Pension Provisions of New Republican Tax Plan

Bob Woodward’s Fear is now available with its narrative of a dysfunctional executive surrounded by a combination of traitors and dedicated public servants looking to keep the country on the right path notwithstanding the distractions. Among the latter group are Republicans on the tax-writing House Ways and Means Committee which just released a tax plan that would:

I work with retirement plans so I can speak to some of the proposals in the second bullet point which, for the most part, make sense:

SEC. 102. RULES RELATING TO ELECTION OF SAFE HARBOR 401(k) STATUS: This looks like they are going to allow an election of safe-harbor status if the election is made by December 1 of the plan year (when you can anticipate if the ADP test is going to fail) and the nondicscretionary contribution is 4% of pay.

SEC. 104. REPEAL OF MAXIMUM AGE FOR TRADITIONAL IRA: Right now you can’t make IRA contributions after age 70-1/2 though you can continue to contribute to a qualified plan, a situation that props up the market for qualified plans but is discriminatory against those who can’t afford (or don’t know) to set up a solo-k.

SEC. 109. EXEMPTION FROM REQUIRED MINIMUM DISTRIBUTION RULES FOR INDIVIDUALS WITH CERTAIN ACCOUNT BALANCES: Exemption from having to take out money when you attain age 70-1/2 for those with balances under $50,000 with a requirement that the Plan Administrator report anyone who turns age 69 to the IRS.

SEC. 201. PLAN ADOPTED BY FILING DUE DATE FOR YEAR MAY BE TREATED AS IN EFFECT AS OF CLOSE OF YEAR: Right now anyone who wants to set up a qualified plan needs to execute the paperwork within that first plan year. This change would give you until the due date of the tax return (with extension) for that year.

SEC. 202. MODIFICATION OF NONDISCRIMINATION RULES TO PROTECT OLDER, LONGER SERVICE PARTICIPANTS: Changes to 401(a)(4) rules that should make testing easier to pass, especially for closed plans.

SEC. 203. STUDY OF APPROPRIATE PBGC PREMIUMS: Hallelujah! It is only a study but any honest observer looking at the draconian premiums that single-employer plans have to pay now is bound to recommend a fairer premium structure that may even keep some defined benefit plans from having termination as their default option.

SEC. 530U. UNIVERSAL SAVINGS ACCOUNTS: Looks like a mini-IRA with $2,500 annual limit to start.

SEC. 303. PENALTY-FREE WITHDRAWALS FROM RETIREMENT PLANS FOR INDIVIDUALS IN CASE OF BIRTH OF CHILD OR ADOPTION: Presumably this would eliminate the 10% excise tax on distributions (up to $7,500) made prior to age 59-1/2 for these expenses.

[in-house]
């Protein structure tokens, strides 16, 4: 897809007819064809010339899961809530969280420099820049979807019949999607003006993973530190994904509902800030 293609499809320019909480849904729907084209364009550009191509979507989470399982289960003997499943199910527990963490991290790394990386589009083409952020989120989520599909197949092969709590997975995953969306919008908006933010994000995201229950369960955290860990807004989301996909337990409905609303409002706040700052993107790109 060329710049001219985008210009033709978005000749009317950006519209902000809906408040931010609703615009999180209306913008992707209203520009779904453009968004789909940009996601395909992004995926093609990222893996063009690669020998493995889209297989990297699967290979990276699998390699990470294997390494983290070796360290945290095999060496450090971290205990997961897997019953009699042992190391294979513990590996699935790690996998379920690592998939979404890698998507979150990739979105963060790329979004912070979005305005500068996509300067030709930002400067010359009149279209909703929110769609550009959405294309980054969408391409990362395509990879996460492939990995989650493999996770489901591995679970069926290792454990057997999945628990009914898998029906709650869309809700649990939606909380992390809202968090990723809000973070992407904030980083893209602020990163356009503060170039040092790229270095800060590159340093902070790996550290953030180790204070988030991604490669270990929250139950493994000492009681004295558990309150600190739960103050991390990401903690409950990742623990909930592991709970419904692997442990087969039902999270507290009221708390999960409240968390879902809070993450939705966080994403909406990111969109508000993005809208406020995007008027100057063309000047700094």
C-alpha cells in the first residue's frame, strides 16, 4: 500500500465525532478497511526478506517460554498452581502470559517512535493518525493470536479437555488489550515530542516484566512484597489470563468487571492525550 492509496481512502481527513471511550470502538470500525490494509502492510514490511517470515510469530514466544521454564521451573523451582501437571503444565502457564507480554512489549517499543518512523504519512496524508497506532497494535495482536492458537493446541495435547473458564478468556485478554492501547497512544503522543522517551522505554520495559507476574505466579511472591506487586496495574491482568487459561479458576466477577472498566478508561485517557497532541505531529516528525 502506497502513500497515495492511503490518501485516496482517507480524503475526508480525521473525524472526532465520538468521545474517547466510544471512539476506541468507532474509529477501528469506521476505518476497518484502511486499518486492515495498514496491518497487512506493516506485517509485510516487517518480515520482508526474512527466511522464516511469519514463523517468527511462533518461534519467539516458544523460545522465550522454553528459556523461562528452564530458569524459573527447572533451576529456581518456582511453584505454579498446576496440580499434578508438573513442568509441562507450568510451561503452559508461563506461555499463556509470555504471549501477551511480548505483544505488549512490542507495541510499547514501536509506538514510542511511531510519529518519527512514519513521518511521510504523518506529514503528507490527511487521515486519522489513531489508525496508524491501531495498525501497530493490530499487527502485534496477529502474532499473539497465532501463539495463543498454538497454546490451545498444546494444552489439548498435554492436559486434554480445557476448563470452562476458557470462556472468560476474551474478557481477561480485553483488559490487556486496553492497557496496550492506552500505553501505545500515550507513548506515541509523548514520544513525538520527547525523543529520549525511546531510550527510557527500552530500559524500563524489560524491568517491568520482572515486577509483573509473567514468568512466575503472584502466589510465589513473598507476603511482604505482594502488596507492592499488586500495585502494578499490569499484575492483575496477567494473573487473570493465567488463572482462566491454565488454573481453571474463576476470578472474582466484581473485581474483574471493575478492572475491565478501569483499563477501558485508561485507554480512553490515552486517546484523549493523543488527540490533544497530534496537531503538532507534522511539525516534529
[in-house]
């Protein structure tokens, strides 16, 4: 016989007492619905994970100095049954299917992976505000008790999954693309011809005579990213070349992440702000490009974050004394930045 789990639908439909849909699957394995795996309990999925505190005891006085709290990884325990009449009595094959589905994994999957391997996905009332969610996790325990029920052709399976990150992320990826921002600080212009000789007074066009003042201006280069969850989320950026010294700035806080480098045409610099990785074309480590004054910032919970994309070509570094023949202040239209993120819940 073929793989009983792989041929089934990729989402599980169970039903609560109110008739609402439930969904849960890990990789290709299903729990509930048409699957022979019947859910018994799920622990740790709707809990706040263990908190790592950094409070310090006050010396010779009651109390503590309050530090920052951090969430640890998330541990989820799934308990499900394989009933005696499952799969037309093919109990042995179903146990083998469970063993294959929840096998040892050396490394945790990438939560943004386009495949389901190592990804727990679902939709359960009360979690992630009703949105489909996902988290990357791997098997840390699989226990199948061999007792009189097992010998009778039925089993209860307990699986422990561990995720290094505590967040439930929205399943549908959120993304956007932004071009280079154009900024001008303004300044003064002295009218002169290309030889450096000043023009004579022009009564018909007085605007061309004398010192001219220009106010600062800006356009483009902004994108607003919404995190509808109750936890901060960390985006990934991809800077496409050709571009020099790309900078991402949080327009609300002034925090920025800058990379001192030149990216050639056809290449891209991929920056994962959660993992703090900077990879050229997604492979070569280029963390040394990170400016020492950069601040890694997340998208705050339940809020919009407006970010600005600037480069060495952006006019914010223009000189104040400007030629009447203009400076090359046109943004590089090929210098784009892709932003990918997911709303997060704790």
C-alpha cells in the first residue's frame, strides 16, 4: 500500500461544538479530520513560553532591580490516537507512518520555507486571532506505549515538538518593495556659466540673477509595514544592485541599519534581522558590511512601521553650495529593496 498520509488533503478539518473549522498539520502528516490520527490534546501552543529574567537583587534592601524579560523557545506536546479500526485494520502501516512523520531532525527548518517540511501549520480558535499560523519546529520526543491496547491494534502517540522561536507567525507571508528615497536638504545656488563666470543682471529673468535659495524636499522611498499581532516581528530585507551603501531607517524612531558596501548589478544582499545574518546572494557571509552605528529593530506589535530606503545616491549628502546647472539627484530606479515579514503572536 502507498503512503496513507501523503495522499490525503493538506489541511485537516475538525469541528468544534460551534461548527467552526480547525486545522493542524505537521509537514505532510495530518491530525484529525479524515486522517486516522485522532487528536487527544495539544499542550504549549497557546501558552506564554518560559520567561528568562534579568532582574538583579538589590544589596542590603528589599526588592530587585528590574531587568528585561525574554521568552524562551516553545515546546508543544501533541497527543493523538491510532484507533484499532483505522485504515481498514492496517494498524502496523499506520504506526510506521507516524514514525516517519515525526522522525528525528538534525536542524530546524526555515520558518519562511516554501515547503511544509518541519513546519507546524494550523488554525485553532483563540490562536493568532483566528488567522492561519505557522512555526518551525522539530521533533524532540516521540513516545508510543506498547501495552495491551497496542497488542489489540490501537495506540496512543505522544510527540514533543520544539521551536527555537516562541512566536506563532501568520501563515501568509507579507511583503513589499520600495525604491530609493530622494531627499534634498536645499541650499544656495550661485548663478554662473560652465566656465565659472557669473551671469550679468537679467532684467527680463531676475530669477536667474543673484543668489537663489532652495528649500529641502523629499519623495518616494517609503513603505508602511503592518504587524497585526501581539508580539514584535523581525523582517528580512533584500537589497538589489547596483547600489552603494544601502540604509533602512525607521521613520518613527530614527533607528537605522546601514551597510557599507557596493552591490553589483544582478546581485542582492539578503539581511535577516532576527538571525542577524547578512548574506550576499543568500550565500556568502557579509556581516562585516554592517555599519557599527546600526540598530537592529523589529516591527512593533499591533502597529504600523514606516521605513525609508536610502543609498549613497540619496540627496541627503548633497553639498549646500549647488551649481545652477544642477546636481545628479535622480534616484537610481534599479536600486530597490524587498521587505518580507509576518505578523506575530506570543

6 responses to this post.

  1. Posted by skip3house on September 11, 2018 at 10:22 am

    Simply let system develop as a tree. Trunk/limb/branch/twig and every leaf twists to find maximum ‘sunshine’. How can needs of every individual be met/measured/ensured?


  2. Posted by Anonymous on September 11, 2018 at 5:23 pm

    Key takeaway is ALL politicians make empty promises for cold hard votes. Their party doesn’t matter, it’s who’s attending the polls!


  3. Posted by Anonymous on September 11, 2018 at 5:25 pm

    And let’s not forget those who passed on 9/11 and thank someone this POTUS wasn’t in office at the time because…..


  4. Posted by geo8rge on September 13, 2018 at 10:16 am

    Possibly interesting primary in Rhode Island. Pension reformer incumbent Gov Raimondo 54% vs 2 other challengers who promised roll backs (I think) together got 45%. There were about 100,000 votes cast in the Democratic Primary, compared with 460,000 for Trump v Hillary. Not so good that a sitting female governor only did 55% in a Democratic Primary.

    What does the R candidate have to say about RI pensions?

    “We live in fear a politician will reduce our pensions,″ the retiree (who asked to remain anonymous)

    No worry, said Fung, each time he happened upon a retired public employee. His promise: a more “sympathetic” ear than he said the current governor, Gina Raimondo,

    “I am certainly not in the camp of Matt Brown, undoing all those reforms, because I think that is reckless,″ Fung later said of the former Rhode Island secretary of state who is challenging Raimondo in the Democratic primary. “But I am very, very sympathetic,″ said Fung, promising to look, at the very least, at providing more frequent pension increases.


  5. […] legislation passed [in] his first year”: tax reform. Another round is coming that, as it relates to retirement plans, seems sensible but the backstory of those 2017 reforms reflects the chaos of Trump’s first […]


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